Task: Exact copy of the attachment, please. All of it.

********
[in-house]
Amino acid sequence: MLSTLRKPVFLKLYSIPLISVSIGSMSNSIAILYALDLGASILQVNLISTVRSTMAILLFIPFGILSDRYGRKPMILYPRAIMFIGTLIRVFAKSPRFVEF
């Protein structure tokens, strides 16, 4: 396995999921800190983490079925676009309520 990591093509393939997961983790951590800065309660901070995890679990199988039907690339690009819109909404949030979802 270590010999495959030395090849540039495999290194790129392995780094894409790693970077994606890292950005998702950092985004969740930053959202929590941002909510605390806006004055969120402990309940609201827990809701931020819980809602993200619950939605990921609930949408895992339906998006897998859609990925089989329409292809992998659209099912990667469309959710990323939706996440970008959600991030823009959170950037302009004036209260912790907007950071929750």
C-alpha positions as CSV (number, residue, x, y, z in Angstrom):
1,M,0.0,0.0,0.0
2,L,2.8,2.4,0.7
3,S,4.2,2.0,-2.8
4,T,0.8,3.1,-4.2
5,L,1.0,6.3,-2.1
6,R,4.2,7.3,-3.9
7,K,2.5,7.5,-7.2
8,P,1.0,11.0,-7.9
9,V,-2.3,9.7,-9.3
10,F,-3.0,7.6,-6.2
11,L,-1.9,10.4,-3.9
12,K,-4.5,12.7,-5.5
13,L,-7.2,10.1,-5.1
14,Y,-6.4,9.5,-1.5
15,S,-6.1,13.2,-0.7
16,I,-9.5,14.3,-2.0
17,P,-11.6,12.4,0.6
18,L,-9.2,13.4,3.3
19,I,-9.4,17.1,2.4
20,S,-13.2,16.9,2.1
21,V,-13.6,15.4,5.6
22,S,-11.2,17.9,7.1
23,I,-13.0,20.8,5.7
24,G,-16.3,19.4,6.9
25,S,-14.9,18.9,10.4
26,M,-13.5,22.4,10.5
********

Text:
[in-house]
Amino acid sequence: MLSTLRKPVFLKLYSIPLISVSIGSMSNSIAILYALDLGASILQVNLISTVRSTMAILLFIPFGILSDRYGRKPMILYPRAIMFIGTLIRVFAKSPRFVEF
């Protein structure tokens, strides 16, 4: 396995999921800190983490079925676009309520 990591093509393939997961983790951590800065309660901070995890679990199988039907690339690009819109909404949030979802 270590010999495959030395090849540039495999290194790129392995780094894409790693970077994606890292950005998702950092985004969740930053959202929590941002909510605390806006004055969120402990309940609201827990809701931020819980809602993200619950939605990921609930949408895992339906998006897998859609990925089989329409292809992998659209099912990667469309959710990323939706996440970008959600991030823009959170950037302009004036209260912790907007950071929750």
C-alpha positions as CSV (number, residue, x, y, z in Angstrom):
1,M,0.0,0.0,0.0
2,L,2.8,2.4,0.7
3,S,4.2,2.0,-2.8
4,T,0.8,3.1,-4.2
5,L,1.0,6.3,-2.1
6,R,4.2,7.3,-3.9
7,K,2.5,7.5,-7.2
8,P,1.0,11.0,-7.9
9,V,-2.3,9.7,-9.3
10,F,-3.0,7.6,-6.2
11,L,-1.9,10.4,-3.9
12,K,-4.5,12.7,-5.5
13,L,-7.2,10.1,-5.1
14,Y,-6.4,9.5,-1.5
15,S,-6.1,13.2,-0.7
16,I,-9.5,14.3,-2.0
17,P,-11.6,12.4,0.6
18,L,-9.2,13.4,3.3
19,I,-9.4,17.1,2.4
20,S,-13.2,16.9,2.1
21,V,-13.6,15.4,5.6
22,S,-11.2,17.9,7.1
23,I,-13.0,20.8,5.7
24,G,-16.3,19.4,6.9
25,S,-14.9,18.9,10.4
26,M,-13.5,22.4,10.5